Okay, now the second movie and the Masterpiece Theater episode, which shared an interesting and complex theme. I'm speaking of The Duchess (Netflix) and Tess of the D'Urbervilles, which we had recorded. The protagonist of each of these movies is an English woman, quite removed in social station and historical time, but both victims of a social mores that accepted the dominance of men and their right to use women essentially as chattels. Post women's liberation, of course, both stories emphasize the strength of character of their heroines in their struggle to make the best of impossible situations. The Duchess, having failed initially in her "duty" to provide a male heir to her Duke, is humiliated by his unquestioned right to sexual dalliances with others--including with her closest friend--and cruelly punished for indulging in her own. Having been ignominiously raped by a "gentleman" and borne his child, Tess confesses the secret to her beloved husband on their wedding night--as a consequence of his confession of his own youthful indiscretion--and is promptly abandoned by him to a life of virtual slavery.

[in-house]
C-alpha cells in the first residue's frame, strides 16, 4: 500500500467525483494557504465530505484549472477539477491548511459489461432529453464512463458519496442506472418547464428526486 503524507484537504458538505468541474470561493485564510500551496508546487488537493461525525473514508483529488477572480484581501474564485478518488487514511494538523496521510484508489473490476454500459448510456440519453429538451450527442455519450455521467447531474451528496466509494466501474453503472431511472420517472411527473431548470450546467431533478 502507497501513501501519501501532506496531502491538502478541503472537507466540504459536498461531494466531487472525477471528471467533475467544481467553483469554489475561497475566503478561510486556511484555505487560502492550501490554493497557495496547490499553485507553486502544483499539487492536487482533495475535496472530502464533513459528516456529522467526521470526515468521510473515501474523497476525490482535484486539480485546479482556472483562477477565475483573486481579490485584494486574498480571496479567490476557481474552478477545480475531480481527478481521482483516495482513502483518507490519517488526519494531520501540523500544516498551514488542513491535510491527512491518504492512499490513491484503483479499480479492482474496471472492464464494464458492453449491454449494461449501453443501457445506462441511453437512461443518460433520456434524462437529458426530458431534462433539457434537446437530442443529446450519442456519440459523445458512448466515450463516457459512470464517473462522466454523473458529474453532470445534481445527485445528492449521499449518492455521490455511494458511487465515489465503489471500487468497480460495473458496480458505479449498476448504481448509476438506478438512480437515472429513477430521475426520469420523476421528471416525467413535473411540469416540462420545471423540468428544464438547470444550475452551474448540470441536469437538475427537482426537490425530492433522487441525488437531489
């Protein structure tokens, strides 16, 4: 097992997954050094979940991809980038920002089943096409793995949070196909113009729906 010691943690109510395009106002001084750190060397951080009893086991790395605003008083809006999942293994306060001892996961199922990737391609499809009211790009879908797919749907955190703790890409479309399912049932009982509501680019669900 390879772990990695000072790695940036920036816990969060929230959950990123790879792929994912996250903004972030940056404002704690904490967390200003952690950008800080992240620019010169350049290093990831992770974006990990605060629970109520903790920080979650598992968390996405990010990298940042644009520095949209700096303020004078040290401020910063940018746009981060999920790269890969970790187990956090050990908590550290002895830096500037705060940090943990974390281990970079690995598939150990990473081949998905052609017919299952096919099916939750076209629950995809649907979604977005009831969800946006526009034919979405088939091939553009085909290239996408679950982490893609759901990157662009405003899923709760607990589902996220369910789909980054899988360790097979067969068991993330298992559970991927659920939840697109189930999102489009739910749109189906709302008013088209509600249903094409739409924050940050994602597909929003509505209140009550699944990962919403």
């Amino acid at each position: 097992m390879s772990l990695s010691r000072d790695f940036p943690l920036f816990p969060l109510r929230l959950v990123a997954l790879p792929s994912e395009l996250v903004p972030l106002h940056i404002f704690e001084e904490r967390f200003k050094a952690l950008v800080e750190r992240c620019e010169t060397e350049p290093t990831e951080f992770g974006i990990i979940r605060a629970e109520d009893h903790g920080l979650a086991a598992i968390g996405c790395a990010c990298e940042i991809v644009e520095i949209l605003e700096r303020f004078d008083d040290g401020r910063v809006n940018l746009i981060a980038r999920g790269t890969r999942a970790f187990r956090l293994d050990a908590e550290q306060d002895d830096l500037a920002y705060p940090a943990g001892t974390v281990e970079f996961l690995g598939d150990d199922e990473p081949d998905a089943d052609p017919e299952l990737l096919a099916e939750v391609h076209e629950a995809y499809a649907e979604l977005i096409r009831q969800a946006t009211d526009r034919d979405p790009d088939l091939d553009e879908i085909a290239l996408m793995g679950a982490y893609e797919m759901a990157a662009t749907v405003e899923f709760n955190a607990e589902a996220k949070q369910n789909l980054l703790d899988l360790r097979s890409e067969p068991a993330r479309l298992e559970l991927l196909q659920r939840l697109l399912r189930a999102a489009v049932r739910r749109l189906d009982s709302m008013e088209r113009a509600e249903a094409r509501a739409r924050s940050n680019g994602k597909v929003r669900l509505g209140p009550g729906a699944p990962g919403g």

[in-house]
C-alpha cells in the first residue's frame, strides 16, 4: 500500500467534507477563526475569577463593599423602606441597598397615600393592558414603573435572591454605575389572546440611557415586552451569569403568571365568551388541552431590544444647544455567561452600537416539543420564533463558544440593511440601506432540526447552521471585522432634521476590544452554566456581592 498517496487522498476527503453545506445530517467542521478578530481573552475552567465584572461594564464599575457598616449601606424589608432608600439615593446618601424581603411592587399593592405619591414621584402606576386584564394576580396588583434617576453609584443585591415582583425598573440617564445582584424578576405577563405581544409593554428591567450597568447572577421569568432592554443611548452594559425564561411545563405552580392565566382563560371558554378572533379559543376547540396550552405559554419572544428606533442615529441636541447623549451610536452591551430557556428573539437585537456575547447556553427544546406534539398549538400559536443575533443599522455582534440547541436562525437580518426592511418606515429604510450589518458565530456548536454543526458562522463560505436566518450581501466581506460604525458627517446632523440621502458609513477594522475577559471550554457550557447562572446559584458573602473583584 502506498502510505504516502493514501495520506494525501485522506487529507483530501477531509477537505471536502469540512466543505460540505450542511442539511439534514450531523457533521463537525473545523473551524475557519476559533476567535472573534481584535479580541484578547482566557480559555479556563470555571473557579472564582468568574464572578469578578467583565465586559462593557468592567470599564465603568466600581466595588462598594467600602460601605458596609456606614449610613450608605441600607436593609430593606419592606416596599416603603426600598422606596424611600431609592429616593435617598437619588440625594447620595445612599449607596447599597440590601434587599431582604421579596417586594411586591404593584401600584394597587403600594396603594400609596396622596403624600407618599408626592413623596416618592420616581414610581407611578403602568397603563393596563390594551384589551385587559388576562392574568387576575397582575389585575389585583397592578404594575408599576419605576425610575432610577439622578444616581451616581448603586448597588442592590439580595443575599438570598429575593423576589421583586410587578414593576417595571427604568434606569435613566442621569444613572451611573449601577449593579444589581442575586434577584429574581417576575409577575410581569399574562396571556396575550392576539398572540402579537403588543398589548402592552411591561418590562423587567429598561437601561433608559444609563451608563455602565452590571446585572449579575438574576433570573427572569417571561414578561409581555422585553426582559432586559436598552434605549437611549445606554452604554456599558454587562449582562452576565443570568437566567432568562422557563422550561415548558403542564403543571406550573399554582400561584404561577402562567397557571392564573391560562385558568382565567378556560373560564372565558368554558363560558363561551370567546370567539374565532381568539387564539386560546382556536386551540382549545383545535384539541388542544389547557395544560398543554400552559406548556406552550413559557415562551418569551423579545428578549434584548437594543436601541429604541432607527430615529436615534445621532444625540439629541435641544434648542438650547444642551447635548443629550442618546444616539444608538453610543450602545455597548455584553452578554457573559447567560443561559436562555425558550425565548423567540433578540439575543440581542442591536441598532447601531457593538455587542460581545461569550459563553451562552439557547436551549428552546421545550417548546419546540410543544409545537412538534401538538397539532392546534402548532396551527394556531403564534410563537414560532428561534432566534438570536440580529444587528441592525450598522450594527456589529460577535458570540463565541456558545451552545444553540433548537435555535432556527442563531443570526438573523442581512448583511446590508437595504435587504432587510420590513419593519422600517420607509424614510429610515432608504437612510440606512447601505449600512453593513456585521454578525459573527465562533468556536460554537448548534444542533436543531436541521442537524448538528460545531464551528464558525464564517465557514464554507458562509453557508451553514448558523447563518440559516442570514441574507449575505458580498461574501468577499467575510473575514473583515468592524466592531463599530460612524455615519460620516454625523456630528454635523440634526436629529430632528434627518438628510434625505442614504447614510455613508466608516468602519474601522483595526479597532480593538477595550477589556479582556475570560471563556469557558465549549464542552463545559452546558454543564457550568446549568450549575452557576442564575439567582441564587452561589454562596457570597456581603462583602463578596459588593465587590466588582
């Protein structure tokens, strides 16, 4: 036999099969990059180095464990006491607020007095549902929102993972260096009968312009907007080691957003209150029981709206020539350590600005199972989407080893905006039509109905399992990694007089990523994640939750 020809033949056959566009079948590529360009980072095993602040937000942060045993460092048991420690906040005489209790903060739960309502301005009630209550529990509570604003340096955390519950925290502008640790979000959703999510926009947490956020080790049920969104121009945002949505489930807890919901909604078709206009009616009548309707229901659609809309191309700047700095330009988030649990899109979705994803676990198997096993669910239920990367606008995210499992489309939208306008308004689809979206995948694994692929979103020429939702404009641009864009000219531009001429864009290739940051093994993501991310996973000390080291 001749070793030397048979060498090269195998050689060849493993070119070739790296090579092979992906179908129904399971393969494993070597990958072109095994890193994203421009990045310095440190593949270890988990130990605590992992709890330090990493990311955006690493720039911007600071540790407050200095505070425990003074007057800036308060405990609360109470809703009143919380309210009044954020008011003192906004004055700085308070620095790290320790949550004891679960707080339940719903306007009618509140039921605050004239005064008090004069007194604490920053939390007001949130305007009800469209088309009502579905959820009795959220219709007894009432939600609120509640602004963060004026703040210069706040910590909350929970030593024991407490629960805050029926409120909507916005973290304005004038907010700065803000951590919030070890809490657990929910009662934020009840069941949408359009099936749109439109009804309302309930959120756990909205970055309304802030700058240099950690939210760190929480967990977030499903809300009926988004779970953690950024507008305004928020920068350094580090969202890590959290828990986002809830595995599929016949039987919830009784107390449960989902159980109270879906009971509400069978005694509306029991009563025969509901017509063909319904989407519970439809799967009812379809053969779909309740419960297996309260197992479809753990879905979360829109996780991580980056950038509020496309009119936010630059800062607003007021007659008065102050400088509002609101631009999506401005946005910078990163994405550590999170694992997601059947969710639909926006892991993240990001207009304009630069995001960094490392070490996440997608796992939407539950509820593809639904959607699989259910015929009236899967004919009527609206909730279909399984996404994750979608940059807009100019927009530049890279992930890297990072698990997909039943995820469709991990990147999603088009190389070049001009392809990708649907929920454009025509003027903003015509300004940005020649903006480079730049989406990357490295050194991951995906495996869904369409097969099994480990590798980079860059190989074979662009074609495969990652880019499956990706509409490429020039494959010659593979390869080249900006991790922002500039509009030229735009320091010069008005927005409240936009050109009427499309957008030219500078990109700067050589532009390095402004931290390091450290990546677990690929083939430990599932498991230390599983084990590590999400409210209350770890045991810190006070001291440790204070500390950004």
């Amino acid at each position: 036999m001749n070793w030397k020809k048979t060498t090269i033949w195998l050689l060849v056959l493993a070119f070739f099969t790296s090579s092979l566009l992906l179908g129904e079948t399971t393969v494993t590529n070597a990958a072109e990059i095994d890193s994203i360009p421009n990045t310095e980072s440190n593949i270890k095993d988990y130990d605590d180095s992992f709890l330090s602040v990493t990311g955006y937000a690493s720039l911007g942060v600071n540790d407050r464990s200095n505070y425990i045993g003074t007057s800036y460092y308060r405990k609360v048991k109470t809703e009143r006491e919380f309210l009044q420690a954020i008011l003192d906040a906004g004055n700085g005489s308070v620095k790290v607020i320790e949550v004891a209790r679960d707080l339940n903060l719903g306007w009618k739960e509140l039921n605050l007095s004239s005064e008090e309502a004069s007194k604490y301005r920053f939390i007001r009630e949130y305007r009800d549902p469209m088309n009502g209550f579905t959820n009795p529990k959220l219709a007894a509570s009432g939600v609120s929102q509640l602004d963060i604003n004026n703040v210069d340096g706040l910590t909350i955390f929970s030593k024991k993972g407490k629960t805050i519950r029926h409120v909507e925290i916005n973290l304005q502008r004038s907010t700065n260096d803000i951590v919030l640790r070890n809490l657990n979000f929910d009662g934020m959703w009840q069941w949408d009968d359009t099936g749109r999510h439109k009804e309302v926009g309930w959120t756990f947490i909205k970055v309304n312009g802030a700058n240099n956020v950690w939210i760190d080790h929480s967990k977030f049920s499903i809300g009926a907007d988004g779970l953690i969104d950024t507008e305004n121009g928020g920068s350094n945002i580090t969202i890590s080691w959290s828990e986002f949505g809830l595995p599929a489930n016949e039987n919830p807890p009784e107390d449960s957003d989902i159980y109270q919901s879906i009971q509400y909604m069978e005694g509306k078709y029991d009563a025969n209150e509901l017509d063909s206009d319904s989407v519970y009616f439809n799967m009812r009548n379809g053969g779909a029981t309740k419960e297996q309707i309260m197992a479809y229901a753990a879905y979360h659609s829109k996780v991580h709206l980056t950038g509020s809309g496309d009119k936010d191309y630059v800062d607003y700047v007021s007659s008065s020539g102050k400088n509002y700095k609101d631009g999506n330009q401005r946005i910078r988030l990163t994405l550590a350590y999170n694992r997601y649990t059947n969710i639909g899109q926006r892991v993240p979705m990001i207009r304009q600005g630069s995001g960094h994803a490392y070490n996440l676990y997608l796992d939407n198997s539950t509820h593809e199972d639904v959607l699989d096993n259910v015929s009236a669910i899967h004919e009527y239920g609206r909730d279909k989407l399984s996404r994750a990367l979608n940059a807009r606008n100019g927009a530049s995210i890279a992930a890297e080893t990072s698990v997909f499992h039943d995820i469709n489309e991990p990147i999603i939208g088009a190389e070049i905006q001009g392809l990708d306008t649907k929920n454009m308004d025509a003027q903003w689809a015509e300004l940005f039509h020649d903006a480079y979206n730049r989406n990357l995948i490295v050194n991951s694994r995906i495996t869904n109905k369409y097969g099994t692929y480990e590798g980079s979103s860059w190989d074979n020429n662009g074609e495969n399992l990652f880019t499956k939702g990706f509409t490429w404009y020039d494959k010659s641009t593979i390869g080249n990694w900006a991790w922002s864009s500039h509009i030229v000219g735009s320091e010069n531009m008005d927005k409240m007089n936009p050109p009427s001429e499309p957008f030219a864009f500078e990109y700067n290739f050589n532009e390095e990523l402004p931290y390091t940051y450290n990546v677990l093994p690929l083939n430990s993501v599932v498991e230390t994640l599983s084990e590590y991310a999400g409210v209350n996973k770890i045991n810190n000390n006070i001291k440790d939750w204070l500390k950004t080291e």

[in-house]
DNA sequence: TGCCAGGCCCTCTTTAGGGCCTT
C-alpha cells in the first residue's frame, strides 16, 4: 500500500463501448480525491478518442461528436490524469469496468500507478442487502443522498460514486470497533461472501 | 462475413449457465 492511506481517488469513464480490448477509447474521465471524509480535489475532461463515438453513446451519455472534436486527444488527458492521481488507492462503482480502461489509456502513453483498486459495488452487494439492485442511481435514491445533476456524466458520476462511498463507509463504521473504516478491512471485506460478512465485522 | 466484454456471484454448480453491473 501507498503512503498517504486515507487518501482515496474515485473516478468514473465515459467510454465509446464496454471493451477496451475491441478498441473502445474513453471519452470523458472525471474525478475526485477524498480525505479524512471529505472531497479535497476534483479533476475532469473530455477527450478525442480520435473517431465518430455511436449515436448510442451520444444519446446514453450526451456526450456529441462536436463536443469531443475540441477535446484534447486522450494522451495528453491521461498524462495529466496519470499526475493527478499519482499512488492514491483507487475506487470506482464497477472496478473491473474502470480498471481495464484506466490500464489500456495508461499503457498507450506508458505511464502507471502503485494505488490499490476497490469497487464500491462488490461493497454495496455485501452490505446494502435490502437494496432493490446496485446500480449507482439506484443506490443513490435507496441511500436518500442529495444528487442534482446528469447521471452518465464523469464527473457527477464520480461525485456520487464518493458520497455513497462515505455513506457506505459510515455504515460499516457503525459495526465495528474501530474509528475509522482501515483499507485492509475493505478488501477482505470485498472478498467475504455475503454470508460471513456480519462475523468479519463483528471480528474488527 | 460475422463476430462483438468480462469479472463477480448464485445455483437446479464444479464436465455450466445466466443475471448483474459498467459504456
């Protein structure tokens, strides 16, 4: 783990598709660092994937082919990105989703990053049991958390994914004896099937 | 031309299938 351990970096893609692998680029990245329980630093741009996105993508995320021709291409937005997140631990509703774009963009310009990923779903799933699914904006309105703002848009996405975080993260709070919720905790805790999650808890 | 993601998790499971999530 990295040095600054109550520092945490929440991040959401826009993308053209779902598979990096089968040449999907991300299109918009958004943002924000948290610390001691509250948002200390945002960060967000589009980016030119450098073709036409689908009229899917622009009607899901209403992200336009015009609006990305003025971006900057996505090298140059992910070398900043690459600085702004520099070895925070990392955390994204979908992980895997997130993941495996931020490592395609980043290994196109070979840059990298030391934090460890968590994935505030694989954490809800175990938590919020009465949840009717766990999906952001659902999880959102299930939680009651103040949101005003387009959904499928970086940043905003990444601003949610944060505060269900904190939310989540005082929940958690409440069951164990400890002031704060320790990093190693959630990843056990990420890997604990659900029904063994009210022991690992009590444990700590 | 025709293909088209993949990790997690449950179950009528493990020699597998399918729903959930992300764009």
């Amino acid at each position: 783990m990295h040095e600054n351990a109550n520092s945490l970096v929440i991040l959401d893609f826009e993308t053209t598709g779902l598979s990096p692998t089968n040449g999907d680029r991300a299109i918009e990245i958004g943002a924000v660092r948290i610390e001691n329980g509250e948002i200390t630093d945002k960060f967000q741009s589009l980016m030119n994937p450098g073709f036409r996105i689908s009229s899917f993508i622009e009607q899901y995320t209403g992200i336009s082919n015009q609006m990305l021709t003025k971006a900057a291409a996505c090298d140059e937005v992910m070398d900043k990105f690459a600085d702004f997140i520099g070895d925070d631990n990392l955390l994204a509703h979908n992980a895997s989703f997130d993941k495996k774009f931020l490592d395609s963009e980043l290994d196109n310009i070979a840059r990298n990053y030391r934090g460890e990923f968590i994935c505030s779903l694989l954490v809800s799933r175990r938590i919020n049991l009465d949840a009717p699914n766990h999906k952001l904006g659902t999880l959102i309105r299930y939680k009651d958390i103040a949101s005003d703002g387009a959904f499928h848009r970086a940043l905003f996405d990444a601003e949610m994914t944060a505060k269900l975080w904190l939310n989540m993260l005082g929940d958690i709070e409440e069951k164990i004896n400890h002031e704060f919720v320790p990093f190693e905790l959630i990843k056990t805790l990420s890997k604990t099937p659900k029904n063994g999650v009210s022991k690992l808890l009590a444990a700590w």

Seen from a twenty-first century point of view, such double standards are shockingly cruel and unjust. Less emphasized by both of these productions, is fact that the menfolk, like their wives, are equally prisoner to the social strictures of their times. Their minds are simply incapable of working past attitudes and customs so deeply engrained, and they become victims to the tragic circumstances as much as do the suffering women from whom they expect purity, obedience, and subordination. I'm perhaps especially sensitive to this side of the issue at this time, as I prepare for the men's training weekend I am to staff later this month--preparations which, with two lunch meetings and a half-day plenary session with staff members on Saturday, significantly contributed to the busy-ness of which I was complaining earlier in this post. However, the training was an inestimable gift to me, more than fifteen years ago, when I experienced it, and I have served many times on staff for other men since then. It's a way of expressing my gratitude, a service--and also a way for me to experience further growth in my own life and work. Should anyone out there in the blogosphere be interested, I encourage them to contact me for further information and encouragement.